A number of years ago, there was talk of the death of independent shops. It was believed that the likes of high street butchers and greengrocers were going to become extinct in the wake of supermarkets. The pull of supermarkets was based around price and ease of being able to buy everything you need from one place. However, more recently there has been a resurgence in demand for local, independent food shops.
The Millennial Effect
I moved to East London last year, and found myself surrounded by many independent shops, butchers, fishmongers and greengrocers. One only needs to take a 10-minute stroll through Hackney to realise that independent is in vogue. As someone with a keen interest in food and produce, this has been fantastic. I cherish my Sunday afternoon walks to the butchers to pick up something for a roast, and I love the huge selection of fresh veg in my closest greengrocer.
I am not unique in my love of all things independent, and my fellow millennials have played a large part in making small businesses and shops popular again. As a generation, millennials are food-focussed and very conscious of quality. Taste is no longer the only factor to consider, and food choices are influenced by politics, health concerns and personal ethics. We care where food comes from and what it is packaged in, and transparency is vital. As the largest working generation at present, millennial tastes have a huge impact on the food industry. Of course, millennials are not alone in this shift towards local and independent shops, however they are arguably the most visible due to social media usage, and I believe they have played a large part in the step away from supermarket chains.
Why Do People Love Independent?
There are several reasons why people may choose to shop in a local, independent food shop as opposed to a large supermarket. As discussed above, a huge part of this comes down to transparency and traceability. People like to know what they are eating, and where it has come from. Supermarket goods are supplied from all over the world, whereas many smaller food shops often focus on locally sourced produce. This can put consumers’ minds at rest and also aligns with the desire that many have to reduce their carbon footprints. If the steak you buy from an independent butcher’s was sourced from a farm 5 miles down the road, you are reassured that it has not contributed to excessive carbon emissions through shipping and transport.
As well as locally sourced products, independent farm shops and delis often stock products that people are unable to find in the supermarket. A rise in craft breweries, small cheesemakers and niche food start-ups mean there are a huge variety of products other than large household brands found in supermarkets, and many people enjoy discovering them.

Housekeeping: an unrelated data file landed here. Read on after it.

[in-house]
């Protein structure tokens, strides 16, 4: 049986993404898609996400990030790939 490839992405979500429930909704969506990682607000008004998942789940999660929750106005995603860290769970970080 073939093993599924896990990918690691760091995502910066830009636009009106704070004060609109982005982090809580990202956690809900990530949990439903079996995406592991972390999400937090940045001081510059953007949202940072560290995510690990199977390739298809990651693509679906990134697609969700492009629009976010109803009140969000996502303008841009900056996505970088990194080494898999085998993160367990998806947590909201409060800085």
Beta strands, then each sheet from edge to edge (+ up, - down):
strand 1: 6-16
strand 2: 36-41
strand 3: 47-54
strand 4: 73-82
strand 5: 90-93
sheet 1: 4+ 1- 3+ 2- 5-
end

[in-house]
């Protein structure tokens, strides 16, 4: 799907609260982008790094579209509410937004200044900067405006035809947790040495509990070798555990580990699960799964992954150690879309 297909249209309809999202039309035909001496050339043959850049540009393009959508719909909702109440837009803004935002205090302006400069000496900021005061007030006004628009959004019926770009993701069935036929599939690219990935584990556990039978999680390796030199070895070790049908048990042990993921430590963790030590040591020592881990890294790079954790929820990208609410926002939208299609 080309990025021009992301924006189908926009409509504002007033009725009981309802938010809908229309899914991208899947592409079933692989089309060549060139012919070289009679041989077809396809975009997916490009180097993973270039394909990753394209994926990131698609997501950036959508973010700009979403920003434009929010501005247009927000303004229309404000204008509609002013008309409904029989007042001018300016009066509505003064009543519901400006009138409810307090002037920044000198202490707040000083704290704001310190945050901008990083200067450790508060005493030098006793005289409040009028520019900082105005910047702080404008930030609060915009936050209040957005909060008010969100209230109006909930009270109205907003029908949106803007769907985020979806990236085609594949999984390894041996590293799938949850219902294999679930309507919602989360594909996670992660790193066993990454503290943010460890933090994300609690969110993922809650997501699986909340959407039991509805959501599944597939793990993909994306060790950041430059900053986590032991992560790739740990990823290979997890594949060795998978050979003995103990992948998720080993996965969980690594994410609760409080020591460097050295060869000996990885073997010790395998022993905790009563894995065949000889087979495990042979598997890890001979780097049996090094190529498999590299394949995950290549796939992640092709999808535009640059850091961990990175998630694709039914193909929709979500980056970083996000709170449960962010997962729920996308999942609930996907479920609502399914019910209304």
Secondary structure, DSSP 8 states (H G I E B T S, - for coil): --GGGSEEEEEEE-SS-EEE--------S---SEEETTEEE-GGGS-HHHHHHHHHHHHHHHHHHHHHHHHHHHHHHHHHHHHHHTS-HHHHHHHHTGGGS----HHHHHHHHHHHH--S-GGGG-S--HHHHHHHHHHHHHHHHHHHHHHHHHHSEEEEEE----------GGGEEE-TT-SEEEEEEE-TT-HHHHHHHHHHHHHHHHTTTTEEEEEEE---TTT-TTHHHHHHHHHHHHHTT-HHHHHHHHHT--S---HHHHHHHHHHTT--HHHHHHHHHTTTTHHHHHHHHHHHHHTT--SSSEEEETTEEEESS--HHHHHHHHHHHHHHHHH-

Enterprise For London has also found that people enjoy the customer service and sense of community that comes with shopping at independent stores. When shopping in smaller food shops, customers have a lot more interaction with shopkeepers and can expect a more personal service. Further, the high street butcher or fishmonger feels like the centre of a community, and people feel a sense of loyalty towards their local shops.
What Has Changed With COVID-19?
As much as we are all tired of talking about coronavirus, the pandemic has greatly impacted shopping habits. The reasons already outlined for choosing independent stores are now compounded by post-pandemic mentalities, and we find new reasons for wanting to shop locally.
AHDB reported that in the first 12 weeks after lockdown, an extra £45 million was spent at butcher’s shops. This represents an uplift of 39% from 14th June. Similarly, The Guardian reported that independent grocery stores experienced a 63% surge in trade as people shifted to local shops during lockdown. A fishmongers in Notting Hill even reported a 200% rise in sales during the nationwide quarantine. These numbers staggering and are concrete evidence of a huge change in shopper behaviour resulting from COVID-19.
So, what were the reasons for the changes? Unsurprisingly, a main reason was fear of crowds. Naturally, this led to a huge spike in online shopping, but it also caused people to want to shop at much smaller establishments than a typical supermarket. Many small shops only allowed one or two visitors in at a time, which increased consumer confidence. Also, you can often see how many people are in a smaller shop just by glancing through the window. This allowed people to decide whether to enter or not if they were concerned about contact with others. Similarly, supermarkets were often in the press for having extensive queues. Many people felt that these could be avoided by shopping at their local, independent stores. This way they could save time and avoid others simultaneously.
Product availability was another reason for the switch to local independents. There were many cases of shortages in staple products at big supermarket chains, and several items had restrictions placed on them. People found that availability was less of an issue when visiting their local farm shops or butchers, and this impacted shopping preferences.
So, the pandemic has added to the myriad of reasons why people prefer to shop at independent shops. However, will this surge last once the effects of COVID-19 wear off? The YouGov Consumer Tracker, conducted in April, found that half of customers say they will proactively seek out British product once restrictions are eased. This could suggest that many people are still prioritising local produce with low food miles.
Perhaps the pandemic has served to cement a love of independent shops based around sustainability, quality, traceability, and customer service. ELLIE BALDERSON, MARKETING